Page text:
For a small child, learning to ride a bike on his or her own will be one of the most exciting experiences of his or her early childhood. It will also provide a great bonding experience for you and your son or daughter to enjoy. The following tips will make the process of learning to ride a bike safer and easier for your child.
Always, Always, ALWAYS Make Them Wear a Helmet
As a parent, you know that looking out for the safety of your child is your top job. While your young one will not necessarily enjoy the idea of wearing a helmet while learning to ride his or her bicycle, a quick look at a few statistics and it becomes obvious there is no room for negotiating this safety principle.
Bicycle accidents are listed as one of the most common causes of traumatic brain injuries. In fact, 75 percent of the 700 individuals who lose their lives while riding bicycles in the United States each year succumb to head injuries. Bicycle helmets reduce the risk of head injury risk by 85 percent. It is also 88 percent less likely your child will suffer a traumatic injury to the brain if he or she is properly using a helmet.
Begin With Balancing a Bike
Your child should be ready to start practicing with a balancing bike at or around 2 years of age. A balancing bike does not have pedals and should be adjusted so that the child can place both feet on the ground. Teach your son or daughter to first to shuffle his or her feet and make the bike crawl forward. In time, your child will be anxious to move much faster. You will even see him or her push off and lift both feet from the ground for mini-rides.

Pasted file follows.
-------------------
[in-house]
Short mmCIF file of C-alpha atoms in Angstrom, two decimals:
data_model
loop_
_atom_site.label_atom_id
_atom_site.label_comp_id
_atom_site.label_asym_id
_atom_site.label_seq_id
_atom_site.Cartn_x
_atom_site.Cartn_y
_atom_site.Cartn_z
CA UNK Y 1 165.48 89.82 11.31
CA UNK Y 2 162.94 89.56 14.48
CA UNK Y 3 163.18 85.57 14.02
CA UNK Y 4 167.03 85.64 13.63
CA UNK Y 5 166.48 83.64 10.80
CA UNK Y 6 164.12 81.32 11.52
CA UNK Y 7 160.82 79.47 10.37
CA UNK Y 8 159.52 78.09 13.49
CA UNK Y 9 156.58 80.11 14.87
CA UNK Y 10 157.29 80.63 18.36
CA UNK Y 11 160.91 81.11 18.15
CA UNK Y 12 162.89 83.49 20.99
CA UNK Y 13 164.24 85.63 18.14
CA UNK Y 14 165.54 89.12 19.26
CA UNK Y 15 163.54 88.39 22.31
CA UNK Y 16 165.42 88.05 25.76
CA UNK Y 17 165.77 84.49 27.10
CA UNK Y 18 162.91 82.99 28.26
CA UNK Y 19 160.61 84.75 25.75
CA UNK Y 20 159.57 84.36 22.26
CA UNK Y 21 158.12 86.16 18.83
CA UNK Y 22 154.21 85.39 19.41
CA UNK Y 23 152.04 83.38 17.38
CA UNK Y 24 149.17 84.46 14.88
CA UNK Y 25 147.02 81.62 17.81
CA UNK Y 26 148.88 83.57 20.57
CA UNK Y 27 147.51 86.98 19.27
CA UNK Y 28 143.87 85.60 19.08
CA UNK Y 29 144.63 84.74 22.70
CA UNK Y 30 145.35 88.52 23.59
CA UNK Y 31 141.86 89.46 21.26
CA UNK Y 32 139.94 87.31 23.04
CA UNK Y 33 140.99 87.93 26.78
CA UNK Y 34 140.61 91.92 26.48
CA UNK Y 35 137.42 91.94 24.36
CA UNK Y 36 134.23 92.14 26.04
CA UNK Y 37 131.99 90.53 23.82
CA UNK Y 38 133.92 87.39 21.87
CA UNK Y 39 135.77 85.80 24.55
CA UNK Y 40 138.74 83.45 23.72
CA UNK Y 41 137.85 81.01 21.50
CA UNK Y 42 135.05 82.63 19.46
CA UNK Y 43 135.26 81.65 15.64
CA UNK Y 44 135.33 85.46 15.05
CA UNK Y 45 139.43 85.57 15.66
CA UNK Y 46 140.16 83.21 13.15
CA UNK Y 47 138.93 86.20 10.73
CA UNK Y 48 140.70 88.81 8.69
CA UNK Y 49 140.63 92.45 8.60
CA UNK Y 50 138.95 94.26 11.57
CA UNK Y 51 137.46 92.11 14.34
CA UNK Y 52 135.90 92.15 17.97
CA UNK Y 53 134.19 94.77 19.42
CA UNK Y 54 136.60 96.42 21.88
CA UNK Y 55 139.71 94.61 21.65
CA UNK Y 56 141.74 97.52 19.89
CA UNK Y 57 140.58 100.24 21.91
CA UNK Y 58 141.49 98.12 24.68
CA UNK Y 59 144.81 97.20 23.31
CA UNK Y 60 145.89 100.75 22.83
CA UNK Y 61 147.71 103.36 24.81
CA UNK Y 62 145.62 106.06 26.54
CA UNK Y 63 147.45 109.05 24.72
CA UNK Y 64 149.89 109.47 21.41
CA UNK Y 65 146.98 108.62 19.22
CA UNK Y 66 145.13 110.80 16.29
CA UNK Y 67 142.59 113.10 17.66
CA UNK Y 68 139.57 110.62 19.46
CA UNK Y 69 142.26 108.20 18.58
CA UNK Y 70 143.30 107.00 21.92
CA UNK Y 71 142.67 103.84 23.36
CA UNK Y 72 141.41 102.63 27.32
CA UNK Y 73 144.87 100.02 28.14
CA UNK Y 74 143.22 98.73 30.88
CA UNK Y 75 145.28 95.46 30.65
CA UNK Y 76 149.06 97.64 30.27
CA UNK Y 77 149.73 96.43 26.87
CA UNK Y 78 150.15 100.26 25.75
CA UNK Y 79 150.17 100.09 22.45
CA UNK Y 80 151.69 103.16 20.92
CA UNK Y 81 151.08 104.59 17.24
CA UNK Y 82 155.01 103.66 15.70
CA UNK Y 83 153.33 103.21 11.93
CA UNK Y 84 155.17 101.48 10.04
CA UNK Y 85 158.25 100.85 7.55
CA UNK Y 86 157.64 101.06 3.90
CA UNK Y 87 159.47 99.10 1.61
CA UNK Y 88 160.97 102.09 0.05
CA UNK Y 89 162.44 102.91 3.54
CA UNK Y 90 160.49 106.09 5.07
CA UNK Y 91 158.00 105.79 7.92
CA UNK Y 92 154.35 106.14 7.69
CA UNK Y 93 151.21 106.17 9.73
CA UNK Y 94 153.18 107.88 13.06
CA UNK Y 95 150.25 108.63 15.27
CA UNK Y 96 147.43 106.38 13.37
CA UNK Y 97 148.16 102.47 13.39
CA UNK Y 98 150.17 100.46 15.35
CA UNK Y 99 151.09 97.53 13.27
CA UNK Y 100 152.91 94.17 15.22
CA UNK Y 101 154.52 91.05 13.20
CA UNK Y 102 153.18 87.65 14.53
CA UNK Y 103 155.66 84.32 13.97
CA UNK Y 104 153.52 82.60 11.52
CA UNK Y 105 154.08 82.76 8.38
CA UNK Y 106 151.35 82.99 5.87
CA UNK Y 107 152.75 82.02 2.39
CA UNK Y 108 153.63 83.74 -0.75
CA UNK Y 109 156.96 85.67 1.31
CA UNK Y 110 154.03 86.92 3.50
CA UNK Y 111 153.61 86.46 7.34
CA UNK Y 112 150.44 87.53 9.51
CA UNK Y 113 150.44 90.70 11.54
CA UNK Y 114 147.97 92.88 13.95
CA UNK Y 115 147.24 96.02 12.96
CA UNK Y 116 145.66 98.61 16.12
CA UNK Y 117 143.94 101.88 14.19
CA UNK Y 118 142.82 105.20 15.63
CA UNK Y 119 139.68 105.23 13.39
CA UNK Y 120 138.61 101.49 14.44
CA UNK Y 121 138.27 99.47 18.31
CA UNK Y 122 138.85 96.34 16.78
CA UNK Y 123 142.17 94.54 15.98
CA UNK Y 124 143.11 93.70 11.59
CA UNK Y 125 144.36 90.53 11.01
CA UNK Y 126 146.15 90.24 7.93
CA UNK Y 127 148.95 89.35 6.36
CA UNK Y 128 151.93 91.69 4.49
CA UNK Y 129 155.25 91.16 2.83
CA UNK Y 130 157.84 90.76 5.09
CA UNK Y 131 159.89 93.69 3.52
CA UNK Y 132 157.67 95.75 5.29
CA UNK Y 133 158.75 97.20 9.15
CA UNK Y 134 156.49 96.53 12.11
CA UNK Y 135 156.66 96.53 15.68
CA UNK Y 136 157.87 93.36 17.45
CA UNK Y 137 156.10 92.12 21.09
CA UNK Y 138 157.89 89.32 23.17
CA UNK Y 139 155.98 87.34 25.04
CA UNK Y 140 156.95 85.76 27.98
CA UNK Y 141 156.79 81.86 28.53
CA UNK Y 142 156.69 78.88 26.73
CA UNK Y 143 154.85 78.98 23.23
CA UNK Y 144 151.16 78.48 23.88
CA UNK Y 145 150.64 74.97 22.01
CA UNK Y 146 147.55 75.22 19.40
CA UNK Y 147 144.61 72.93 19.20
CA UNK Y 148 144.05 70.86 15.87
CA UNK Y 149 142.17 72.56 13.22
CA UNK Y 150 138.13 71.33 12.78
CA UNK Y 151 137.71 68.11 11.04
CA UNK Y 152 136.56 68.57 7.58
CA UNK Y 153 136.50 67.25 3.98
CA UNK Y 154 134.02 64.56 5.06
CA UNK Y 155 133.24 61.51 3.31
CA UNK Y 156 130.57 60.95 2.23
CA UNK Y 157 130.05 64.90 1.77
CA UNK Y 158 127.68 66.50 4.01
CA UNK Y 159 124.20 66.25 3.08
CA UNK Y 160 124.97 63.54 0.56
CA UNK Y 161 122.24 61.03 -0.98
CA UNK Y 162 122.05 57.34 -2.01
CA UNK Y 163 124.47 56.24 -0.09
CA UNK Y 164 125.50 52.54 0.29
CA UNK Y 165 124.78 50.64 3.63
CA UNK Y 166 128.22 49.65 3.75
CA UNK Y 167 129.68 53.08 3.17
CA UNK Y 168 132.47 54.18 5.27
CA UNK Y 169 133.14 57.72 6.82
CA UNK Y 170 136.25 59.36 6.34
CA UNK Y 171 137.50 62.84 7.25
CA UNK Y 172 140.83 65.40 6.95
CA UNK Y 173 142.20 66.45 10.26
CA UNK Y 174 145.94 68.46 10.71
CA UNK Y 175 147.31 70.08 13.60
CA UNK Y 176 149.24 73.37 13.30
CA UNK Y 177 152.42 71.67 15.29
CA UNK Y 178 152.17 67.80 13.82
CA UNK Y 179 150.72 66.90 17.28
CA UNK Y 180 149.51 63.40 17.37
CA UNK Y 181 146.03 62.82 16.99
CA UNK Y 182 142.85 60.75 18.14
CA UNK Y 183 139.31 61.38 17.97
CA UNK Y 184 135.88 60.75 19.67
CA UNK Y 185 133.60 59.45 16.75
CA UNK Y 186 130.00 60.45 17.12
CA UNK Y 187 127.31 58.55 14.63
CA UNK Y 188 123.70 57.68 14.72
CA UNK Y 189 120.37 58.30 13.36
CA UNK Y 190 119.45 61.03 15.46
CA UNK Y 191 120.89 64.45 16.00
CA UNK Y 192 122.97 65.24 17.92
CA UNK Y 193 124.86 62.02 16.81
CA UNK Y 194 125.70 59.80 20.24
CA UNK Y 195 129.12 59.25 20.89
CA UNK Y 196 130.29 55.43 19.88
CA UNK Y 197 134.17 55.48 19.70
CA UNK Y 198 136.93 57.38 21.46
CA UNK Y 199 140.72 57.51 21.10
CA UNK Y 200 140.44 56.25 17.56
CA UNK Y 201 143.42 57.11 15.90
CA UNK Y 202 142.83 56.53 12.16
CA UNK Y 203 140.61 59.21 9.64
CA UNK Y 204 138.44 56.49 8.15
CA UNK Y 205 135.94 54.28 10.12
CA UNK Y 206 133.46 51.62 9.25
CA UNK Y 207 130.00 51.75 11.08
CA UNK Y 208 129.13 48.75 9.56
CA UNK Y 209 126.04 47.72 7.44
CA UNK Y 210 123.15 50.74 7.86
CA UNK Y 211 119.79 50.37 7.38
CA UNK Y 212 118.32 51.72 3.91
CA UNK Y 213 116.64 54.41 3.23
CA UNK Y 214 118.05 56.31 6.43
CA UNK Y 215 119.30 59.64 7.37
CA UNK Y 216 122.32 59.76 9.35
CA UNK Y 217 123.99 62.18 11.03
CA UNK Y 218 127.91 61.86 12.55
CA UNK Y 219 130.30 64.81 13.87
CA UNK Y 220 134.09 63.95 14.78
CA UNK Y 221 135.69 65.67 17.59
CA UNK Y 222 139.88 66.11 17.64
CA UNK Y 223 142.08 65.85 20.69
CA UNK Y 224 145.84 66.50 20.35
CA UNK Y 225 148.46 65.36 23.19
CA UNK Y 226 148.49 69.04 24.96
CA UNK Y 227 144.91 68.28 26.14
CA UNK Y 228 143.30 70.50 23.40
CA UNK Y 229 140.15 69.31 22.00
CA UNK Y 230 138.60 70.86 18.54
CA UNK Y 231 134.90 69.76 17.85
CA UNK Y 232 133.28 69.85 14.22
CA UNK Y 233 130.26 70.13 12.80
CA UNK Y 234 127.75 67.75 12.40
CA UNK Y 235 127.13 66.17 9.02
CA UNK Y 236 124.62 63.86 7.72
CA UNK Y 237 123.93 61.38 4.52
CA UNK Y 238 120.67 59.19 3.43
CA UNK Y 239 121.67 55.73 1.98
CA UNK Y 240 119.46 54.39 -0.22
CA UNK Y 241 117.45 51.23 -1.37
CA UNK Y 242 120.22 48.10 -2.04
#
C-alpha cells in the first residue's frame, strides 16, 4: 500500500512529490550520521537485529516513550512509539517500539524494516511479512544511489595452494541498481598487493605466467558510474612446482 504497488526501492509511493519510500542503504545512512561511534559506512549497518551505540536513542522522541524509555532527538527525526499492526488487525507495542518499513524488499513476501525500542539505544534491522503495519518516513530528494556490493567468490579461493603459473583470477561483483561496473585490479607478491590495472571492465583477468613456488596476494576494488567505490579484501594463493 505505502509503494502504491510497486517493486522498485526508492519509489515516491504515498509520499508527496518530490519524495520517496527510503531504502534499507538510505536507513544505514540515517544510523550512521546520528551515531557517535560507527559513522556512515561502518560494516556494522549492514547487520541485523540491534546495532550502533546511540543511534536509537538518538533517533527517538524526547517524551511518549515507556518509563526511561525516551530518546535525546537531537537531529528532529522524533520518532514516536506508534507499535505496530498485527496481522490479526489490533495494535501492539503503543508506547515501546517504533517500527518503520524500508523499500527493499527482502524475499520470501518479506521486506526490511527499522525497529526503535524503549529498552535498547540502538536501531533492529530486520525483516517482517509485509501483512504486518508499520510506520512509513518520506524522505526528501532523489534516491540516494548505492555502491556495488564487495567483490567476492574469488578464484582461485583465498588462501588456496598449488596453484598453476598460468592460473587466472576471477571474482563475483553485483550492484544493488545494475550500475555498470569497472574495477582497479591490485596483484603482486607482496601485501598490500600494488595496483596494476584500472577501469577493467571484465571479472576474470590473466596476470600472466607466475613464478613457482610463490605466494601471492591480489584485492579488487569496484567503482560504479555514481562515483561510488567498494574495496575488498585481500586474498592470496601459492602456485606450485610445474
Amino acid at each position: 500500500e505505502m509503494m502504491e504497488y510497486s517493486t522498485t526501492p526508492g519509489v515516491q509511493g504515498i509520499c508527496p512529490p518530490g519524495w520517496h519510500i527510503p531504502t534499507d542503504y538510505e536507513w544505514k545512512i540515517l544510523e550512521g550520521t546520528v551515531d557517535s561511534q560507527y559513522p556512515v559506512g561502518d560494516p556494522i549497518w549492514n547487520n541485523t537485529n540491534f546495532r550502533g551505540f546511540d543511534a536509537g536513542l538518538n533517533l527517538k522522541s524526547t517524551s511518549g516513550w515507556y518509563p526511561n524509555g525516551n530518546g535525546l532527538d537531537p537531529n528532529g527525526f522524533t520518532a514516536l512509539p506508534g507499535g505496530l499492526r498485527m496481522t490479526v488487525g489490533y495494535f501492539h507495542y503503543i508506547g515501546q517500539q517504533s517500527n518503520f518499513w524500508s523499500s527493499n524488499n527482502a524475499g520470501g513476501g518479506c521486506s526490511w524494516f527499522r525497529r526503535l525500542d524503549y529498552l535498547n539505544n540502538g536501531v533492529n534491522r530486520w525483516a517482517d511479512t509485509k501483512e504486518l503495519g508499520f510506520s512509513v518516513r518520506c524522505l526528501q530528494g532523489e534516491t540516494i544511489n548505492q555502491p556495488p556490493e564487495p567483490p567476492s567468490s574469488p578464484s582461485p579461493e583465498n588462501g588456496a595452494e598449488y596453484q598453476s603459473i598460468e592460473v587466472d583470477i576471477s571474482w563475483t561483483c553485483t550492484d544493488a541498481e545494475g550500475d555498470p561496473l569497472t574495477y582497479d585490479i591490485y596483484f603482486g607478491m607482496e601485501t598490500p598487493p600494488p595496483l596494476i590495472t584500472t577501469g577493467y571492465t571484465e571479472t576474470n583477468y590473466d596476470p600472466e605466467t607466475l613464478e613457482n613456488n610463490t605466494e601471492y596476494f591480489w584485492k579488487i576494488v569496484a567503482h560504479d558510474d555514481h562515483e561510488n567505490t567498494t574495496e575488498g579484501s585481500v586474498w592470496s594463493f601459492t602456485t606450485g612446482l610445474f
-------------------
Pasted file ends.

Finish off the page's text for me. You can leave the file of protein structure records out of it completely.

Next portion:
Select the Location
It is important that you find an open and safe location when you are ready to teach your child to ride a bicycle with two wheels. Examples of good locations to teach your child to ride a bike include empty parking lots, paved playgrounds, or a flat, low-cut field. These are better alternatives to narrow sidewalks in your neighborhood, as the nearby traffic is likely to make your son or daughter nervous.
Begin in the Ready Position
Once your child is ready for a solo attempt on his or her bike, he or she will need to know the ready position. This is where one of the bike's pedals is just a little forward of its highest point with the child's foot ready to press forward to power the bike. Take some time practicing with your child so that he or she can build up the bike's speed fast enough to keep it upright.
The time you spend teaching your child to ride a bike will be memorable for both of you. There are not many things more rewarding than watching your son or daughter conquer his or her fears and meet the challenges life presents to him or her. The tips above will help your child to remain safe and have fun while learning to ride a bicycle.
Bikes are wonderful toys for children, but there are also a lot of other ones that are fun for them to play with. Check out our selection of toys today!